Engineering students at Cairo University prepare for a sit-in on the university campus (Photo: Al-Ahram Arabic news website)
Cairo University Engineering Revolutionary Movement announced via Facebook that they received warning that their sit-in on Saturday night would be dispersed by security forces.
"We call on faculty members to join us. Any danger that the protesting students might be exposed to will be the responsibility of Faculty Dean Sherif Mourad and University President Gaber Nassar," the statement announced.
A student sit-in on Cairo University's Engineering Faculty campus was called for by the movement and the Student Union on Saturday to demand that those responsible for killing their colleague Mohamed Reda will be held accountable.
Engineering Faculty Dean Sherif Mourad told Ahram's Arabic news site earlier on Saturday that no one would interfere with the planned sit-in, adding that the security presence on campus aims only to prevent vandalism.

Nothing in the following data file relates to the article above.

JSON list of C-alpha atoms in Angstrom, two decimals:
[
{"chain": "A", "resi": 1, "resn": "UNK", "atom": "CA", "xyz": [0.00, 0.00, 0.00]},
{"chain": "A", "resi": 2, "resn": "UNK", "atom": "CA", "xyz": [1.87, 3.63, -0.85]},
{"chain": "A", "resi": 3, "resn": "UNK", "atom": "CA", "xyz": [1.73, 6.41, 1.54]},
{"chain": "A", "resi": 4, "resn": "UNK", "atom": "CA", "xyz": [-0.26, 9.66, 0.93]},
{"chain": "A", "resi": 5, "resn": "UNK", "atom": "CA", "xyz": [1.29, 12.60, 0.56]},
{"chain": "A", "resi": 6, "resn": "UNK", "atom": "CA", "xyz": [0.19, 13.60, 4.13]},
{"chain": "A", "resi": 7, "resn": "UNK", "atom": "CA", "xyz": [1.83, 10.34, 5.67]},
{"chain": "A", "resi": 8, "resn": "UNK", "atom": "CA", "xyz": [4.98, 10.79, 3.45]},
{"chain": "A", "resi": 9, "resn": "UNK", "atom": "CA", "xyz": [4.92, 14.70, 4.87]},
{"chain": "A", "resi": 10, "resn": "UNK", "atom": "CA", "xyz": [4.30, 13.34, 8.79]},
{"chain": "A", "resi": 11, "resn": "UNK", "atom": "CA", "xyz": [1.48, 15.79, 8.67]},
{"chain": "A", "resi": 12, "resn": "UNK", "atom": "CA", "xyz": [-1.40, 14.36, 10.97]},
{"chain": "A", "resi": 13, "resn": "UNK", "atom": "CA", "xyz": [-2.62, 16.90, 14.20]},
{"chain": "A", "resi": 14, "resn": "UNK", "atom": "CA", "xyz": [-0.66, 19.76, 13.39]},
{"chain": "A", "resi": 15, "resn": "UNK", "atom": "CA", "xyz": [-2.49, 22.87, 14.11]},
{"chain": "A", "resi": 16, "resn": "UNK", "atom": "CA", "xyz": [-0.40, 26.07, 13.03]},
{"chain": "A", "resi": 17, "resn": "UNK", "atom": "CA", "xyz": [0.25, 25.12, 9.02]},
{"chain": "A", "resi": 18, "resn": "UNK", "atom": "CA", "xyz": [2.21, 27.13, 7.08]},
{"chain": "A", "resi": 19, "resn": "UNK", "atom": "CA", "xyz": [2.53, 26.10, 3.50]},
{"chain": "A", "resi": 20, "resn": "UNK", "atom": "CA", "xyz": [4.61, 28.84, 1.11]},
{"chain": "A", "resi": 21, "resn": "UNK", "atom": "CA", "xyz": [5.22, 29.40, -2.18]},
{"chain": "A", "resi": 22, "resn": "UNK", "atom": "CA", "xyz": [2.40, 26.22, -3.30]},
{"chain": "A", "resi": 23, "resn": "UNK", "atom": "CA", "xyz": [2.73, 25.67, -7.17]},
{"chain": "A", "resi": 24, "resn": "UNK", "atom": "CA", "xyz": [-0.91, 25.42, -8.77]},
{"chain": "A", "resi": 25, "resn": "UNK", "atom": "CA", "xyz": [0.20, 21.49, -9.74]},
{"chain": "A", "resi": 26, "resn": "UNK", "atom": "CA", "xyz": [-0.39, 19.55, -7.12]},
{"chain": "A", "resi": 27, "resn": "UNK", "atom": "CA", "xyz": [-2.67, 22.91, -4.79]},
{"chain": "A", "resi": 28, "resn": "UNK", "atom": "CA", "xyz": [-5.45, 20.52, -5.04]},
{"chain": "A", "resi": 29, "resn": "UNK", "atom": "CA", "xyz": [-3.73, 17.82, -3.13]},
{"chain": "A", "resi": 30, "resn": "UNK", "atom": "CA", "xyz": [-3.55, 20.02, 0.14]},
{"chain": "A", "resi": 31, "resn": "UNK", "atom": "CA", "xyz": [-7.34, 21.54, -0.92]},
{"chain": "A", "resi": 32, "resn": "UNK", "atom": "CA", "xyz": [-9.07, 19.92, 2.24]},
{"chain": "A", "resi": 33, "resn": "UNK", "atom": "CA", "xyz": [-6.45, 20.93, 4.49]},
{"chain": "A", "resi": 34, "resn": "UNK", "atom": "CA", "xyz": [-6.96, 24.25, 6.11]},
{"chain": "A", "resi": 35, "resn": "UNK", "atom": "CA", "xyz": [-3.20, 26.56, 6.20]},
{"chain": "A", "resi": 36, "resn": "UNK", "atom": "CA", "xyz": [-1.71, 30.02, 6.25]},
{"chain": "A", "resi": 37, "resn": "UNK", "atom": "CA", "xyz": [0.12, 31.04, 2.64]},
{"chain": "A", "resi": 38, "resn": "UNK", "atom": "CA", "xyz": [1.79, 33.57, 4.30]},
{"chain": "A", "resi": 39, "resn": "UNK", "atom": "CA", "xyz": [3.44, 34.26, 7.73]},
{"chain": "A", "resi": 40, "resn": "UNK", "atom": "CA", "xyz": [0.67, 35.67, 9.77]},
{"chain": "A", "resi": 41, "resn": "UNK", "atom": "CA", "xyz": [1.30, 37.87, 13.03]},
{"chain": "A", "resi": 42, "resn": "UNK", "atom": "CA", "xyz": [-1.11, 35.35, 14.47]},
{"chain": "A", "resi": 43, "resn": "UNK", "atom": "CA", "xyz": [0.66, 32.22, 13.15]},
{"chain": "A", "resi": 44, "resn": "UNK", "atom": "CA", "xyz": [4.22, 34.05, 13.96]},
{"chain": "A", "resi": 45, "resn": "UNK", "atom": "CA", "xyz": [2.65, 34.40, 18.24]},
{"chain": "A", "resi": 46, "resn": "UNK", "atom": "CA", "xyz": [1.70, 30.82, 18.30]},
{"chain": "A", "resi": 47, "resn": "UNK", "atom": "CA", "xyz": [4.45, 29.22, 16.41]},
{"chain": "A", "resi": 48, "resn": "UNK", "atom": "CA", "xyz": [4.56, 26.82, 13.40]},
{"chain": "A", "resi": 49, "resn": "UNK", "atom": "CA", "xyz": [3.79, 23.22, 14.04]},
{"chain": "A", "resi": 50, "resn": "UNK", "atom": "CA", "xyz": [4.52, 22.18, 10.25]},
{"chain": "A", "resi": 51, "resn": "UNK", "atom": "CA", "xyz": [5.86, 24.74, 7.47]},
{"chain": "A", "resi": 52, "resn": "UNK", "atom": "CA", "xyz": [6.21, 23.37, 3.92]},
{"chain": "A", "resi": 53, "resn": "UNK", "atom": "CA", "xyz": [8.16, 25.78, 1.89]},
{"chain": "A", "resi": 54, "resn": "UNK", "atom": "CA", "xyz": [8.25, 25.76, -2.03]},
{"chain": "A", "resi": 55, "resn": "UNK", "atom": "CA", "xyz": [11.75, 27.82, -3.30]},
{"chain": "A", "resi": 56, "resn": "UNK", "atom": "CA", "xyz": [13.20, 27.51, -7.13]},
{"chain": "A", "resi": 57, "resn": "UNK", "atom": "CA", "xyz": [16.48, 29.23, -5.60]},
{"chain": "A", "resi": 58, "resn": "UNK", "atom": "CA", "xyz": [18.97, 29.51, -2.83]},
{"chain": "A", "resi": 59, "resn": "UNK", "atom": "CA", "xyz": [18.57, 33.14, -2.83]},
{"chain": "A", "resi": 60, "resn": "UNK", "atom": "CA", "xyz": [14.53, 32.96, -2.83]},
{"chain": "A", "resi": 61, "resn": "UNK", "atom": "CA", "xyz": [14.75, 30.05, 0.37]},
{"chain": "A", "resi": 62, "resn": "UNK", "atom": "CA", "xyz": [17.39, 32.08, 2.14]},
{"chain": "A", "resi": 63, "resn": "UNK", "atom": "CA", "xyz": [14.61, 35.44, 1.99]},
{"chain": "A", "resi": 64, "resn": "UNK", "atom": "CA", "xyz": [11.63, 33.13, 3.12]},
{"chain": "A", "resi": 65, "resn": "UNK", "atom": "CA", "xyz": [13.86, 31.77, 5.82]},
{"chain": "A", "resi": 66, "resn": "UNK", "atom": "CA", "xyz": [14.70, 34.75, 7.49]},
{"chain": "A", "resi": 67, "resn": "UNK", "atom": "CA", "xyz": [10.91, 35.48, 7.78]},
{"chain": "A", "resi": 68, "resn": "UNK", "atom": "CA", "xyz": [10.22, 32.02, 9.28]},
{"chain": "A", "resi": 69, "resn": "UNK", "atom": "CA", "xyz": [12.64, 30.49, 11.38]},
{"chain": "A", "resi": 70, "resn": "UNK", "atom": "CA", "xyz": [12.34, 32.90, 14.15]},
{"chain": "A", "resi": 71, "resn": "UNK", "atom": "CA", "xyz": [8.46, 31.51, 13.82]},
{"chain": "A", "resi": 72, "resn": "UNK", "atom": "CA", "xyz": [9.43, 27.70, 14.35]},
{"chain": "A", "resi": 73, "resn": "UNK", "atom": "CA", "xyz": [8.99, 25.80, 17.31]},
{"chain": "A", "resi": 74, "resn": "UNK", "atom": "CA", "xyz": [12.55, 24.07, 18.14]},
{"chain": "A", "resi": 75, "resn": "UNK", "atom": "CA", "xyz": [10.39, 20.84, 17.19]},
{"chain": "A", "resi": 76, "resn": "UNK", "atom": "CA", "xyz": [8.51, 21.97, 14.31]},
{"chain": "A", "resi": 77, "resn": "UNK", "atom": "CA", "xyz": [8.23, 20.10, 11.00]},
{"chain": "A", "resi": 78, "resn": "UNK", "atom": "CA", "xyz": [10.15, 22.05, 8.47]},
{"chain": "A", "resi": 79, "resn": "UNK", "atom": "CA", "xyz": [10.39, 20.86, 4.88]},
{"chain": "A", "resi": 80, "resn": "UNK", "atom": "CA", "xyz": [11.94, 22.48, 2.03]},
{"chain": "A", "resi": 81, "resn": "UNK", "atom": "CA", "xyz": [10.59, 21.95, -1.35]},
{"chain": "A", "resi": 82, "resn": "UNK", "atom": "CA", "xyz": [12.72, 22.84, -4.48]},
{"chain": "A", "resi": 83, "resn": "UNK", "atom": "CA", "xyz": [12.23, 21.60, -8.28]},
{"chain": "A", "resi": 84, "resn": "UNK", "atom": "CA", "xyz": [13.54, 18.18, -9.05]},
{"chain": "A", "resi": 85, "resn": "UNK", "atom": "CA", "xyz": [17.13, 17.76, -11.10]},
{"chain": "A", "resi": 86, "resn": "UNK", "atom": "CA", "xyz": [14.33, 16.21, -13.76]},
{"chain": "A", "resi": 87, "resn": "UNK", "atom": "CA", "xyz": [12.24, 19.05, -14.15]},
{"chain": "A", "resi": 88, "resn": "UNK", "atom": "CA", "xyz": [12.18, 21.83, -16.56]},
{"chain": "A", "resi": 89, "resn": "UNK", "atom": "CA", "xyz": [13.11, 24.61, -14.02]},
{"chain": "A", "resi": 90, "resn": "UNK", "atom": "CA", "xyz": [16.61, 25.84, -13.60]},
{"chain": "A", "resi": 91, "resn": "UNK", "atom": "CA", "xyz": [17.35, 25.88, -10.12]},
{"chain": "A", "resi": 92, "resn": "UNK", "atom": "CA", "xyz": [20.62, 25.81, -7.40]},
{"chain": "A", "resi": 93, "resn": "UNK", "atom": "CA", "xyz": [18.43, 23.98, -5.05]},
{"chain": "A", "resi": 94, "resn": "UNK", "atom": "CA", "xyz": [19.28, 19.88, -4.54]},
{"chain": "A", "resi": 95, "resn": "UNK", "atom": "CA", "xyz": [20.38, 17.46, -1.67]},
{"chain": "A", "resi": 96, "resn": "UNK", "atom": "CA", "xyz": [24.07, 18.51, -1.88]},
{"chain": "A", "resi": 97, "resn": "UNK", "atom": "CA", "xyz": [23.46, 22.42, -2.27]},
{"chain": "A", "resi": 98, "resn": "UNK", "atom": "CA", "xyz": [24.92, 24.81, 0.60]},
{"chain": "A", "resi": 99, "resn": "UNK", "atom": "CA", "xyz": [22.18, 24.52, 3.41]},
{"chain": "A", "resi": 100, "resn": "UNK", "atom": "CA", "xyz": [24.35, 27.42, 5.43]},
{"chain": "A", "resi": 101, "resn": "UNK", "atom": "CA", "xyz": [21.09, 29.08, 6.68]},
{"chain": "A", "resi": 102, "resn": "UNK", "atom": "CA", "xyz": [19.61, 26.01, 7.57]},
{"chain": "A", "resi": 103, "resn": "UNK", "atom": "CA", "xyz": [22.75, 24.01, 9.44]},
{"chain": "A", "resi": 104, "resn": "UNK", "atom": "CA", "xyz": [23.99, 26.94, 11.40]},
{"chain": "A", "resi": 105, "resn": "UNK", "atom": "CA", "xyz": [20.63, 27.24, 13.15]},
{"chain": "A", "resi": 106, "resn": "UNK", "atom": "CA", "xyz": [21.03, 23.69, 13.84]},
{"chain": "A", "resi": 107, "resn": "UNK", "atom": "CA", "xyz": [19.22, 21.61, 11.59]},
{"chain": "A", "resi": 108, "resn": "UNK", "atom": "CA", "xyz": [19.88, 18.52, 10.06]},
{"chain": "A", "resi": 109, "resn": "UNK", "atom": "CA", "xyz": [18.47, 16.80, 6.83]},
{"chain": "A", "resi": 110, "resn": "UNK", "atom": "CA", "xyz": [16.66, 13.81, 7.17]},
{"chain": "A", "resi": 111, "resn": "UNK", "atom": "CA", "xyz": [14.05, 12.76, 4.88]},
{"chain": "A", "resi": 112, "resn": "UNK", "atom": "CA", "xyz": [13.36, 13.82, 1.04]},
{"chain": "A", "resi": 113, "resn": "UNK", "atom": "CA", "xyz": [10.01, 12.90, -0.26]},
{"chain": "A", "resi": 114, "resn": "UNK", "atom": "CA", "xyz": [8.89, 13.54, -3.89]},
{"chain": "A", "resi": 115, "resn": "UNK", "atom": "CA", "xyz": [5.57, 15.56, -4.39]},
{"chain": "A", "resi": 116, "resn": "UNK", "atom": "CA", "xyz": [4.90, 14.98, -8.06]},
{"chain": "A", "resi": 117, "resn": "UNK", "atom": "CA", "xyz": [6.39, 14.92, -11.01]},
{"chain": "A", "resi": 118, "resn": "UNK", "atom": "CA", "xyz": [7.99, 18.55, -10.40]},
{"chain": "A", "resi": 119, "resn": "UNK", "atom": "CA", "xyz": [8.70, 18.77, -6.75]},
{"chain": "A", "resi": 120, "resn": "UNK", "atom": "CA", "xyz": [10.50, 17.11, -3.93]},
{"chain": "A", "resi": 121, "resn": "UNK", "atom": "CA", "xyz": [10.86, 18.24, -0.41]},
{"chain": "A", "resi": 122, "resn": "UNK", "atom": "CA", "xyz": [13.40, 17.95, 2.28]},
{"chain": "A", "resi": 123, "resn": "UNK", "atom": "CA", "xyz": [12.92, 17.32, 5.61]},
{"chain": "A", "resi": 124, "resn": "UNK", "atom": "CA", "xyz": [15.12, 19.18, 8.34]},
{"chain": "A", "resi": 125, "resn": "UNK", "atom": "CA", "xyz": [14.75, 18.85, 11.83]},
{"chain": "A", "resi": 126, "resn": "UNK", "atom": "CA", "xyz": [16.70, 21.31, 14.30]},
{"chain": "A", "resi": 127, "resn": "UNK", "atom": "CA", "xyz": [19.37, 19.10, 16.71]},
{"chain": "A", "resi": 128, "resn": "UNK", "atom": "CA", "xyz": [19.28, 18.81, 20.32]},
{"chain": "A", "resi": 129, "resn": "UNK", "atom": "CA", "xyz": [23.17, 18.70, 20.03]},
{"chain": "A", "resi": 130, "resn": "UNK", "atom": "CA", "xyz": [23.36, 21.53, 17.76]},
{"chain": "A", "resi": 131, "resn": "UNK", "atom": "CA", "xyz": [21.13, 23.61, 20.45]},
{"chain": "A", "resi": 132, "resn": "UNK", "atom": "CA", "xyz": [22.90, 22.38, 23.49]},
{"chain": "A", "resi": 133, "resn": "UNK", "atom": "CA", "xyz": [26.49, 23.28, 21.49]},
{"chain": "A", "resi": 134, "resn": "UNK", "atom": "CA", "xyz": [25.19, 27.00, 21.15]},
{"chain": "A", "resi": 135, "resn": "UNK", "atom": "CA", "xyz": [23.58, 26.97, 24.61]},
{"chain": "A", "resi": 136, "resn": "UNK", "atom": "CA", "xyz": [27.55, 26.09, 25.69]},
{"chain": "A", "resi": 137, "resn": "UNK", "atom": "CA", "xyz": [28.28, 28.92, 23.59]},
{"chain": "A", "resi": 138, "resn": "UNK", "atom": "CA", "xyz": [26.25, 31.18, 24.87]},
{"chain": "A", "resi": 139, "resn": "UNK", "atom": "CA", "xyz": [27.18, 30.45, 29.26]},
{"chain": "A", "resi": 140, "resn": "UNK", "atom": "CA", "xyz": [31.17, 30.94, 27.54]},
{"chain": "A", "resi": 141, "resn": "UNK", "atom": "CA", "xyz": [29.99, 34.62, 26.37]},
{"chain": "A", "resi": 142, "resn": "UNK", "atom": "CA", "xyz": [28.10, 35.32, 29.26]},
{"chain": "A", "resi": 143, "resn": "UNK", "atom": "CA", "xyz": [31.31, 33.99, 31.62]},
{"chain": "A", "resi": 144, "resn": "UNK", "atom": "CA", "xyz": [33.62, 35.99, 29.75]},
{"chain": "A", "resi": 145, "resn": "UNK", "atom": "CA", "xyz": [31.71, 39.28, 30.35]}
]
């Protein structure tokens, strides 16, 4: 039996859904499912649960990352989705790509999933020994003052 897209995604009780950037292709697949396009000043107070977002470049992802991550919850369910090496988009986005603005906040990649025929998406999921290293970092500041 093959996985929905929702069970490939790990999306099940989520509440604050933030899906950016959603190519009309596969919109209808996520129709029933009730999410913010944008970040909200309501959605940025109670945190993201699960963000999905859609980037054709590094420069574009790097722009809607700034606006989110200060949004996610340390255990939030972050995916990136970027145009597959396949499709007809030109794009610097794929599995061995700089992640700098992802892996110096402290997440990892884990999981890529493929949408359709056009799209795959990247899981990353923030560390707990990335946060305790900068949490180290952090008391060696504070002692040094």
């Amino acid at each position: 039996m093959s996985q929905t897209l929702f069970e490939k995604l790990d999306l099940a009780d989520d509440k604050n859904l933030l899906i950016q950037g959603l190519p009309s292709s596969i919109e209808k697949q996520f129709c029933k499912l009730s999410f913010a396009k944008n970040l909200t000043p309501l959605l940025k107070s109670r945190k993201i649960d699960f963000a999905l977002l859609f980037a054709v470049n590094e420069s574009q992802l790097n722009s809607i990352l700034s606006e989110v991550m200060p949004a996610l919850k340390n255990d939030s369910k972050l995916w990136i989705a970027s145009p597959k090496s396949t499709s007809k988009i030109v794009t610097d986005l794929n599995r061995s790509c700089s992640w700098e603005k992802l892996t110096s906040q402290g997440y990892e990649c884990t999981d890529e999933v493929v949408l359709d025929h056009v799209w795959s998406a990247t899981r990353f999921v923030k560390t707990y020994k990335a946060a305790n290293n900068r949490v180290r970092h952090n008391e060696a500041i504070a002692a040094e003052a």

Reda was killed on 27 November by bird-shot fire during clashes between students and security forces on the Cairo University campus. According to University President Nassar, security forces stormed the campus using tear gas and bird-shots against students.
The Interior Ministry denied using excessive force or bird-shots against the students.
On Monday, the prosecutor general's office announced that Reda was shot dead by other protesters, who used bird-shot guns not owned by security forces.
Cairo University's Faculty of Engineering Student Union released a statement on the same day in response, which described the prosecution's report as "lying" and "a fabrication," and vowed not to allow the slain student's killers to away with their violent behavior.
Hundreds of students, mostly supporters of ousted president Mohamed Morsi, have been detained in recent weeks as police continue a four-month-long crackdown on members of the Muslim Brotherhood.
On 21 November, another pro-Morsi student was shot dead during clashes with security forces at Al-Azhar University.
Police officials deny using anything other than water cannons and teargas to disperse student protests.